We went down into the little ravine where Steve had set up a picnic lunch for us with delicacies such as ice cream, cinnamon rolls, chicken sandwiches, applesauce, cheesecake, and a mobile bicycle repair van. Along with a floor pump, he had spare tubes, spare cartridges, and a fresh tiny bottle of chain lube.
“Seth, I got tired of looking at your melanomas.” He handed me and Kristie a box inside of which was the world’s biggest dork hat. However as someone who rides around on a bike in wool pants, wool jacket, tennis shoes, and things bound to his bicycle with twine, I don’t think that the word “dork” is an insult as much as it is a factual description. The hat had a big brim, a drawstring, and it fit like a glove, or rather like a hat. We got back on our bikes.
“Look, you still have about four hours before you get to Valentine. Give me a shopping list and I will get you what you need and drop it off there.”
“Sausage,” I said.
“That is a mighty short shopping list. Tell you what, I will get you some extra water and your sausage and I will put it behind the library in Valentine. I have checked out the town, and that looks like the best place for you to camp.”
We finished lunch and continued on. Steve drove past us a few minutes later. The ride to Valentine was endless. As you would expect from any lawyer cyclist, steve was a complete liar. He had told us that from Van Horn the rest of the way was pancake flat with a tailwind. “You got it made!”
Turns out that from Van Horn we had 38 miles of mostly uphill headwind riding and it wore us down into shit and by “us” I mean “me.” The last 20 miles Kristie just went to the front and pulled like a monster. I whimpered but didn’t say anything because I wanted to get there, too. Finally, when I couldn’t take it anymore, I asked her to let me take a pull so I could at least ride slowly. She shrugged and let me pull for a few minutes before the beating resumed.
Just outside Valentine there is a Prada store. I didn’t know what Prada was but apparently it is an expensive thing that people by to show that they know how to give their money to other people in large quantities in exchange for shit. It sounds a lot like cycling.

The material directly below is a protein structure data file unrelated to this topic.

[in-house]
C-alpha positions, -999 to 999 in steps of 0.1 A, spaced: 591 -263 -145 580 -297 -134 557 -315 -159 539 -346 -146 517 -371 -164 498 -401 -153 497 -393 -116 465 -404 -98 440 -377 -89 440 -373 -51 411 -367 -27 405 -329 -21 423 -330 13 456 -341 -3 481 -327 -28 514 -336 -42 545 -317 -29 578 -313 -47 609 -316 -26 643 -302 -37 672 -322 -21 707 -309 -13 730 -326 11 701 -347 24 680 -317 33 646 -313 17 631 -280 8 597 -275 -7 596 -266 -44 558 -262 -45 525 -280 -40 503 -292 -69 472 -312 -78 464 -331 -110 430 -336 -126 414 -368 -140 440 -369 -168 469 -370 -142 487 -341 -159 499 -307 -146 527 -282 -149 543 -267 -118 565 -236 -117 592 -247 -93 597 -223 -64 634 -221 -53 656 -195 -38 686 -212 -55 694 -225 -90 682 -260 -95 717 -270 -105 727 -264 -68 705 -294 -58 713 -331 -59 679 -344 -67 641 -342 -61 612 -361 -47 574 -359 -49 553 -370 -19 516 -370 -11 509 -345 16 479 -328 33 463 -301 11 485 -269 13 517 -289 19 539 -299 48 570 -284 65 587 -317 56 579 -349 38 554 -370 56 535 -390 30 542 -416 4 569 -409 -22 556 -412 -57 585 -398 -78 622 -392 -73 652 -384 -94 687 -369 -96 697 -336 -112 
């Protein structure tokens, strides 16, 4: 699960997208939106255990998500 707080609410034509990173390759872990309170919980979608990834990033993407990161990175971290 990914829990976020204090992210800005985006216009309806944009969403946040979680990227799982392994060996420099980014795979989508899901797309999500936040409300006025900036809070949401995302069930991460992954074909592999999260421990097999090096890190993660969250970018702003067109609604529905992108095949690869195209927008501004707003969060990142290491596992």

After photographing the Prada store we continued into Valentine. It is a tiny town of 200 people and you would think that two people with three degrees could find the library. You would be wrong. We finally gave up and asked a bus driver, who looked at us as if we were idiots. Wait a minute, why do I say “as if”?
The directions were complex. “Well, you go straight on the street and that’s the library right there,” she said.
“Oh,” I said. What I didn’t say was “I have been wayfinding all the way from Los Angeles, but I am too stupid to find a library in a town that only has one street.” I didn’t have to say it. It was kind of understood.
We got to the library and began to set up when we noticed that there was a care package of sorts on a pile of bricks. “Oh, that must be the sausages and the water that Steve left.”
I was only partially right. He had left multiple types of delicious sausage, more sandwiches, fresh fruit, salad, milk, eggs, more cheesecake, cookies, and potato chips. There were also onions, cheddar cheese, and a birthday cake.
What kind of person waits for you for three hours on a deadly interstate, feeds you, finds you a free campsite, stocks it up with food, and then offers you a place to stay when you get another 40 or 50 miles up the road the next day.
I’ll tell you what kind of person. A damn good one.